Sometimes it was very cut and dried, and I think that’s one thing that’s difficult if you have a very flat structure. It’s hard to know what you need to do to improve. Most people I don’t think have the self‑awareness to realize where they’re deficient, or where they maybe could be more valuable, if they were to do certain things.
I think that’s something, at least the stuff that you’ve been talking about so far, that I’ve liked about the way you guys are trying to define what it means to be a senior developer. It’s that those things are very tangible things that I think you could grow towards.
If you looked at one of the requirements and said “I don’t really understand what it means to do X, Y, Z,” I think you and the rest of the management team could say, “Here are some more fine‑grained details about what it means to do those things.” I think that could be very helpful for people who want to actually grow in their career.
Roy: I think it’s important, though, that there aren’t step‑by‑step instructions. Because if you have step‑by‑step instructions, anybody could follow it. At first that sounds like a good thing, but part of what you’re looking for, as somebody who is in a lead position, or whatever, is a mindset and a self‑awareness that you can’t get.
If you tell somebody, “Just do the grind. Follow these steps. Kill 300 boars in the forest and you’ll be level 12, then we’ll give you your salary increase.” That shows that somebody’s willing to throw themselves against a wall for however long, but that doesn’t necessarily show that they have self‑awareness, and leadership ability, and an understanding of what’s going on.
That insight to be able to figure out how to personally improve themselves towards these values is very important.
Personal Improvement In Relation To Compensation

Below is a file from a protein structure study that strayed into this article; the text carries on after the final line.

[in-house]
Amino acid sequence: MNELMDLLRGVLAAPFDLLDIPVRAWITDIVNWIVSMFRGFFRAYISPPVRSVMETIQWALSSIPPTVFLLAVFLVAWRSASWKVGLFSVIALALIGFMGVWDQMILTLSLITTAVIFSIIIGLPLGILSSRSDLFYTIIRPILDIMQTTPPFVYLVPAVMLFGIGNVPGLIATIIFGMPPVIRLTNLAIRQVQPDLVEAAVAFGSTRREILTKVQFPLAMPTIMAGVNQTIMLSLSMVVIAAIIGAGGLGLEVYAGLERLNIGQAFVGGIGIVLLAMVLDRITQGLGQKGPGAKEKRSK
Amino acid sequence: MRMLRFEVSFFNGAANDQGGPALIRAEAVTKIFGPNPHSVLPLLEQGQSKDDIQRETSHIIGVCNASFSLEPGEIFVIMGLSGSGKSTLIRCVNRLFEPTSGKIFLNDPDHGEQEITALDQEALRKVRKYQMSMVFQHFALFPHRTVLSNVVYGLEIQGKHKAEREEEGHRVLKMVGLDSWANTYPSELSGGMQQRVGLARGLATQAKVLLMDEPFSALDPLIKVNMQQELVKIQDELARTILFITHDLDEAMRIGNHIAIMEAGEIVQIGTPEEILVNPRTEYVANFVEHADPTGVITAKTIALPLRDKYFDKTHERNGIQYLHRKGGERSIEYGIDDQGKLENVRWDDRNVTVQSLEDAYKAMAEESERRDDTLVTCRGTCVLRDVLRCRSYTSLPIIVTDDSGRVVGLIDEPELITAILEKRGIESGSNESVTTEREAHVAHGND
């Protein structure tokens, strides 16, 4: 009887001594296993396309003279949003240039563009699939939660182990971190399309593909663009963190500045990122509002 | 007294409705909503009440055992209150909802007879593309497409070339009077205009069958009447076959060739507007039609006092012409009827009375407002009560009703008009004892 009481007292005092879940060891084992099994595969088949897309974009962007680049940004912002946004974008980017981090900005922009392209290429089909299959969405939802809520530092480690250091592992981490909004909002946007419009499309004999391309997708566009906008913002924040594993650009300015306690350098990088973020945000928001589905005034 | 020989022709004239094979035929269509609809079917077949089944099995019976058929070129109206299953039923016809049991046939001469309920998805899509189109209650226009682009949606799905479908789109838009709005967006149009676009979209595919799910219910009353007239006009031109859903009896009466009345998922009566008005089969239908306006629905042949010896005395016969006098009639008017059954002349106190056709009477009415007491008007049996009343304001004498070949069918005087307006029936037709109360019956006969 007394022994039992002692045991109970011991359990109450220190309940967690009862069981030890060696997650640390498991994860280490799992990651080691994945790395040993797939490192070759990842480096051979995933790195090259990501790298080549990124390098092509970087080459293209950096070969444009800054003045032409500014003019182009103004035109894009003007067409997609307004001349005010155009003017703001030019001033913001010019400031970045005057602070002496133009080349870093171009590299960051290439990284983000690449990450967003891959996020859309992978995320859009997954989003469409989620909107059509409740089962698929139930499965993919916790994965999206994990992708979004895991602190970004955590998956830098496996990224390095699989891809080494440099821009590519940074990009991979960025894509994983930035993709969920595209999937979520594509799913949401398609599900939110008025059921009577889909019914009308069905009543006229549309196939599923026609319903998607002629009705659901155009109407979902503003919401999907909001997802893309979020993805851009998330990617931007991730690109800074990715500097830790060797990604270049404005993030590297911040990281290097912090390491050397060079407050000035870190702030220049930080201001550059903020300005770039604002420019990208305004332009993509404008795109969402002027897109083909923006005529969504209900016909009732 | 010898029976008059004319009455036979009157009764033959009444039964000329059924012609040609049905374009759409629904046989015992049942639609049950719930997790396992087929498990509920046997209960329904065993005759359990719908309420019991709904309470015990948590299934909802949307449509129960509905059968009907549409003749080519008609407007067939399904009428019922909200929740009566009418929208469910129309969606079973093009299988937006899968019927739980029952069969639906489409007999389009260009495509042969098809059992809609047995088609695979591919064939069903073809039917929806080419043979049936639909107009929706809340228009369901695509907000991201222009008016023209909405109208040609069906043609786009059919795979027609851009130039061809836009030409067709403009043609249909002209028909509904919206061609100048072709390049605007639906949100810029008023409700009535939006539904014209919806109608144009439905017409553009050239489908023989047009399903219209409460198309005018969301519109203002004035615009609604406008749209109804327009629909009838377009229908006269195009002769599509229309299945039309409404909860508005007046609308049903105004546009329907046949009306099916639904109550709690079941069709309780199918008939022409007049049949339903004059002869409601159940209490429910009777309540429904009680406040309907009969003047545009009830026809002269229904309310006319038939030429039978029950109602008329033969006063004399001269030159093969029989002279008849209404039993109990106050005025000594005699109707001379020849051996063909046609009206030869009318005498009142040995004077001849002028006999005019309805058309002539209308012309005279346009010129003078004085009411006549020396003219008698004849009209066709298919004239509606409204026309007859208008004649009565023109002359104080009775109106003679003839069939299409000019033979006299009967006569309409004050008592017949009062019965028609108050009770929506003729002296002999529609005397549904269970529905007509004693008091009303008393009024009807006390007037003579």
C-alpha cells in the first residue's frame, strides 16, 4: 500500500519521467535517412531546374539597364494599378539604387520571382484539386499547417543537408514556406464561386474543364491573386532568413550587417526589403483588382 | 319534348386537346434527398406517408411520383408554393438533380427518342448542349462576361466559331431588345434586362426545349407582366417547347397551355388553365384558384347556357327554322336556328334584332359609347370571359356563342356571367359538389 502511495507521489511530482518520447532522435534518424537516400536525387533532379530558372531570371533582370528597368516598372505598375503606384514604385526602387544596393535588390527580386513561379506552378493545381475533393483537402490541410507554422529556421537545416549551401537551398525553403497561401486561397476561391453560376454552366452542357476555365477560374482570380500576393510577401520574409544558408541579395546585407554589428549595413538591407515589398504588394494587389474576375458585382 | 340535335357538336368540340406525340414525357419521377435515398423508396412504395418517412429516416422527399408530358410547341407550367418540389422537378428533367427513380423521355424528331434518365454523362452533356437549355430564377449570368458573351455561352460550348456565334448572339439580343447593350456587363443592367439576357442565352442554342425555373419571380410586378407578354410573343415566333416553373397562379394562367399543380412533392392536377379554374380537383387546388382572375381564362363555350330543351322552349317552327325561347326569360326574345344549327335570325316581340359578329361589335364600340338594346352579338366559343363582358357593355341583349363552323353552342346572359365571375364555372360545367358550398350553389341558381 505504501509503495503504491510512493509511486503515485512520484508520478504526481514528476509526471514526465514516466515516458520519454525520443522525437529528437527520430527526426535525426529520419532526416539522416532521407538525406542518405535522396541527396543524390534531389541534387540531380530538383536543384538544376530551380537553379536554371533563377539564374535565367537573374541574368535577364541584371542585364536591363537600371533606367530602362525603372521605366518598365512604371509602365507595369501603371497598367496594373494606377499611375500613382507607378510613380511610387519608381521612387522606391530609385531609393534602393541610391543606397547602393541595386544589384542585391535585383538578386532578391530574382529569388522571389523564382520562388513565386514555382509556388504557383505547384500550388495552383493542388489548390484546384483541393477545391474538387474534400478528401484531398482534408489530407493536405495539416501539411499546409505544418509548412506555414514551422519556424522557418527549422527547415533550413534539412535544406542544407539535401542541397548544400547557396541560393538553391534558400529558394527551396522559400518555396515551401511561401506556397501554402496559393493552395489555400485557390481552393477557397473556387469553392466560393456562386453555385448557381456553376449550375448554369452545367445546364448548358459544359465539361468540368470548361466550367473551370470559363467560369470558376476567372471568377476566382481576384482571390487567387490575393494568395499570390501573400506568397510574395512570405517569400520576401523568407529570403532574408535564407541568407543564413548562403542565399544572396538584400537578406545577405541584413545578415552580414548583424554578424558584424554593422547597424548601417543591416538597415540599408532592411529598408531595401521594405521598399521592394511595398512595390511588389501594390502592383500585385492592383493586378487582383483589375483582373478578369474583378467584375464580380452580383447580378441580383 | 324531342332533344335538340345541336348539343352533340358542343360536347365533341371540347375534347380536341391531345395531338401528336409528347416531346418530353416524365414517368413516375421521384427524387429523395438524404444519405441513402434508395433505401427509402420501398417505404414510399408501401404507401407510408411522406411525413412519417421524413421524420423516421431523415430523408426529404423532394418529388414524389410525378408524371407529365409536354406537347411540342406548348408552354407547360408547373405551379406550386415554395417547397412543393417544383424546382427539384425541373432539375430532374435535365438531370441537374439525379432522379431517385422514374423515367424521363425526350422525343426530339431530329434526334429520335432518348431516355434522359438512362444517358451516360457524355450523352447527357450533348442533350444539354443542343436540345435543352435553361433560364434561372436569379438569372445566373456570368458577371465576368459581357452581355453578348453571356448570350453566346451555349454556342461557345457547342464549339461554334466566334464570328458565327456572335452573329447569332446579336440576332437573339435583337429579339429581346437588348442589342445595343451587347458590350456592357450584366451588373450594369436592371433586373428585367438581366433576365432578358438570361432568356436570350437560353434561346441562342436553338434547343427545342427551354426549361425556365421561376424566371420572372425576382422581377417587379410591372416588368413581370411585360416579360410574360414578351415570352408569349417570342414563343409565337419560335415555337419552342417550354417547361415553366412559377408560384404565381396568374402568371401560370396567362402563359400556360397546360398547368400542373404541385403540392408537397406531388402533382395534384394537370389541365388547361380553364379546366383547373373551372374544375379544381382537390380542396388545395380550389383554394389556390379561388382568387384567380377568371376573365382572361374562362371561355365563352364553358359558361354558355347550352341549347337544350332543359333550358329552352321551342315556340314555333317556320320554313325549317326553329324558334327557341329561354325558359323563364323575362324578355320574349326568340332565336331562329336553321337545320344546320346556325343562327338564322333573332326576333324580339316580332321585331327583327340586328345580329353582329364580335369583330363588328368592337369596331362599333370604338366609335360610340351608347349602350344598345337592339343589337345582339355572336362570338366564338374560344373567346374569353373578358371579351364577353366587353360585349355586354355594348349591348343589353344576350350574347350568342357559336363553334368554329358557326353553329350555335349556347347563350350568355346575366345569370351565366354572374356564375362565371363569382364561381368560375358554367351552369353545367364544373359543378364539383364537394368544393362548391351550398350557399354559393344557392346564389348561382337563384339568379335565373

Jade: How is personal improvement tied to compensation?
David: Difficultly. At a very high level, what we’re looking at is…We don’t really have any junior developers, we really have senior‑level developers and then we have mid‑level and then we have what are called “Principals,” which are above a senior‑level developer.
Roy: When you’re talking about these titles, you’re talking about people who have these titles, or people who actually fit these roles?
David: I would say that people that are in those titles, that are in those job bands. I would not say that these are people that are actually necessarily in those roles, as we’re trying to define them now.
A mid‑level would be somebody who’s…In general it’s somebody who’s a really good member of the team. They’re definitely a contributing member of the team, they definitely work well with the team, and they’re learning how to be a more productive member of a team environment.
The senior would be somebody who’s actually able to help the team grow. They’re helping to nurture the team, they’re helping to grow the team, working with the product management, or the product owner, to really help make the team be more productive.
Then they’re able to, perhaps even go and create a new team, start a new team. We take an individual that is actually operating at a senior level and actually say “OK, we’re going to build a new team around you, because you definitely understand those principles.”
A principal would be somebody who would be helping to foster the creation of maybe multiple teams. That’s kind of how we’re looking at that. Compensation would be tied probably more towards those levels of activities.
Multiple Skillsets Necessary To Build Strong Teams
Jade: So what happens if you come across someone who’s really great at getting the team to be cohesive, to be effective, but they’re not strong technically?
David: That is a team problem, and we would expect a team to try and figure that out. How they figure that out we’re not really sure, because we haven’t had a team empowered yet enough to actually address that.
We definitely have that problem with some of the teams, but the teams have to be able to ferret out what that means to them. Do they want to just shelter somebody and keep them going along, or do they want to actually confront the issue and actually make some changes?
Jade: What if it’s not important that they’re strong technically, the team’s good enough to take care of that? They’re really great at getting people to work together and assemble and do all the things that you need to do?